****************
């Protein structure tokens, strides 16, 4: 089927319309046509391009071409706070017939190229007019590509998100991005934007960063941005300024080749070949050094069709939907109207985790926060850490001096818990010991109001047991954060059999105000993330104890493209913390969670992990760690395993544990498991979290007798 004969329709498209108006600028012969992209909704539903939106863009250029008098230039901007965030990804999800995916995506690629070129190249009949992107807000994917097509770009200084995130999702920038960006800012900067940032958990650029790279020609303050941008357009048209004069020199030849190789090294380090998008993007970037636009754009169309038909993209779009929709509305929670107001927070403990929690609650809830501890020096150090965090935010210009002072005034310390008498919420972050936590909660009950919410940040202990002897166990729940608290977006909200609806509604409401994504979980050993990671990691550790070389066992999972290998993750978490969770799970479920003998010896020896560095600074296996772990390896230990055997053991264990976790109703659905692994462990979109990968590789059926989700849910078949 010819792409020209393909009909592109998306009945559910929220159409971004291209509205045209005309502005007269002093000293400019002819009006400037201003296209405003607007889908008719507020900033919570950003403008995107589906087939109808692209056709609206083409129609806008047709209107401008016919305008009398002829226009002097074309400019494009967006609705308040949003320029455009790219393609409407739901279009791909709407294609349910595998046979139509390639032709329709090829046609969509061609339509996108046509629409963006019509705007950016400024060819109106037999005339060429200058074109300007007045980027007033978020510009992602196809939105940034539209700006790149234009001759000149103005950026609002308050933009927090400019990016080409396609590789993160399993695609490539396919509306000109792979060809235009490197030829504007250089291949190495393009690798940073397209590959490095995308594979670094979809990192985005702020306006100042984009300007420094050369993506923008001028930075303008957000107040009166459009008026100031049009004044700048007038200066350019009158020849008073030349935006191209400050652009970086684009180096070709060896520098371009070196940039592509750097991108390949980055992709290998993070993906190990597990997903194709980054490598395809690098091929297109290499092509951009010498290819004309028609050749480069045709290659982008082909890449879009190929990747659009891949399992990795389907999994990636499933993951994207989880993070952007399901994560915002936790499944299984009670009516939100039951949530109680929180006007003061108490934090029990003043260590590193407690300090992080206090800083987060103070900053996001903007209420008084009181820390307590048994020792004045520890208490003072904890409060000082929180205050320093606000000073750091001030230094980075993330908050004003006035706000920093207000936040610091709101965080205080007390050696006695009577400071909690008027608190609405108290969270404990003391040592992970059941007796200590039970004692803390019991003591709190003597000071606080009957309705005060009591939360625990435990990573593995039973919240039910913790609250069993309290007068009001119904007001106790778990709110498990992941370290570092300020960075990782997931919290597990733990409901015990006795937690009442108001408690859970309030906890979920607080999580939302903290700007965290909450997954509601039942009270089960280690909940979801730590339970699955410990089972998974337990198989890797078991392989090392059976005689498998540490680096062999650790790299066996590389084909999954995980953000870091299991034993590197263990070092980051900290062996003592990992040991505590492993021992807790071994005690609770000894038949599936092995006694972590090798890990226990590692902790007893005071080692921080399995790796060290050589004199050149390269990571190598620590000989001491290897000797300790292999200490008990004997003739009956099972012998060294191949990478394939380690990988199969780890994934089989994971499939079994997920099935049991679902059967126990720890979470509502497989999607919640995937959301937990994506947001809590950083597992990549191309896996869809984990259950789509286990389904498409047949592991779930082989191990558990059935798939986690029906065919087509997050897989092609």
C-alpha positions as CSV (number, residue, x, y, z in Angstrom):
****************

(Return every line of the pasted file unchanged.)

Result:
């Protein structure tokens, strides 16, 4: 089927319309046509391009071409706070017939190229007019590509998100991005934007960063941005300024080749070949050094069709939907109207985790926060850490001096818990010991109001047991954060059999105000993330104890493209913390969670992990760690395993544990498991979290007798 004969329709498209108006600028012969992209909704539903939106863009250029008098230039901007965030990804999800995916995506690629070129190249009949992107807000994917097509770009200084995130999702920038960006800012900067940032958990650029790279020609303050941008357009048209004069020199030849190789090294380090998008993007970037636009754009169309038909993209779009929709509305929670107001927070403990929690609650809830501890020096150090965090935010210009002072005034310390008498919420972050936590909660009950919410940040202990002897166990729940608290977006909200609806509604409401994504979980050993990671990691550790070389066992999972290998993750978490969770799970479920003998010896020896560095600074296996772990390896230990055997053991264990976790109703659905692994462990979109990968590789059926989700849910078949 010819792409020209393909009909592109998306009945559910929220159409971004291209509205045209005309502005007269002093000293400019002819009006400037201003296209405003607007889908008719507020900033919570950003403008995107589906087939109808692209056709609206083409129609806008047709209107401008016919305008009398002829226009002097074309400019494009967006609705308040949003320029455009790219393609409407739901279009791909709407294609349910595998046979139509390639032709329709090829046609969509061609339509996108046509629409963006019509705007950016400024060819109106037999005339060429200058074109300007007045980027007033978020510009992602196809939105940034539209700006790149234009001759000149103005950026609002308050933009927090400019990016080409396609590789993160399993695609490539396919509306000109792979060809235009490197030829504007250089291949190495393009690798940073397209590959490095995308594979670094979809990192985005702020306006100042984009300007420094050369993506923008001028930075303008957000107040009166459009008026100031049009004044700048007038200066350019009158020849008073030349935006191209400050652009970086684009180096070709060896520098371009070196940039592509750097991108390949980055992709290998993070993906190990597990997903194709980054490598395809690098091929297109290499092509951009010498290819004309028609050749480069045709290659982008082909890449879009190929990747659009891949399992990795389907999994990636499933993951994207989880993070952007399901994560915002936790499944299984009670009516939100039951949530109680929180006007003061108490934090029990003043260590590193407690300090992080206090800083987060103070900053996001903007209420008084009181820390307590048994020792004045520890208490003072904890409060000082929180205050320093606000000073750091001030230094980075993330908050004003006035706000920093207000936040610091709101965080205080007390050696006695009577400071909690008027608190609405108290969270404990003391040592992970059941007796200590039970004692803390019991003591709190003597000071606080009957309705005060009591939360625990435990990573593995039973919240039910913790609250069993309290007068009001119904007001106790778990709110498990992941370290570092300020960075990782997931919290597990733990409901015990006795937690009442108001408690859970309030906890979920607080999580939302903290700007965290909450997954509601039942009270089960280690909940979801730590339970699955410990089972998974337990198989890797078991392989090392059976005689498998540490680096062999650790790299066996590389084909999954995980953000870091299991034993590197263990070092980051900290062996003592990992040991505590492993021992807790071994005690609770000894038949599936092995006694972590090798890990226990590692902790007893005071080692921080399995790796060290050589004199050149390269990571190598620590000989001491290897000797300790292999200490008990004997003739009956099972012998060294191949990478394939380690990988199969780890994934089989994971499939079994997920099935049991679902059967126990720890979470509502497989999607919640995937959301937990994506947001809590950083597992990549191309896996869809984990259950789509286990389904498409047949592991779930082989191990558990059935798939986690029906065919087509997050897989092609």
C-alpha positions as CSV (number, residue, x, y, z in Angstrom):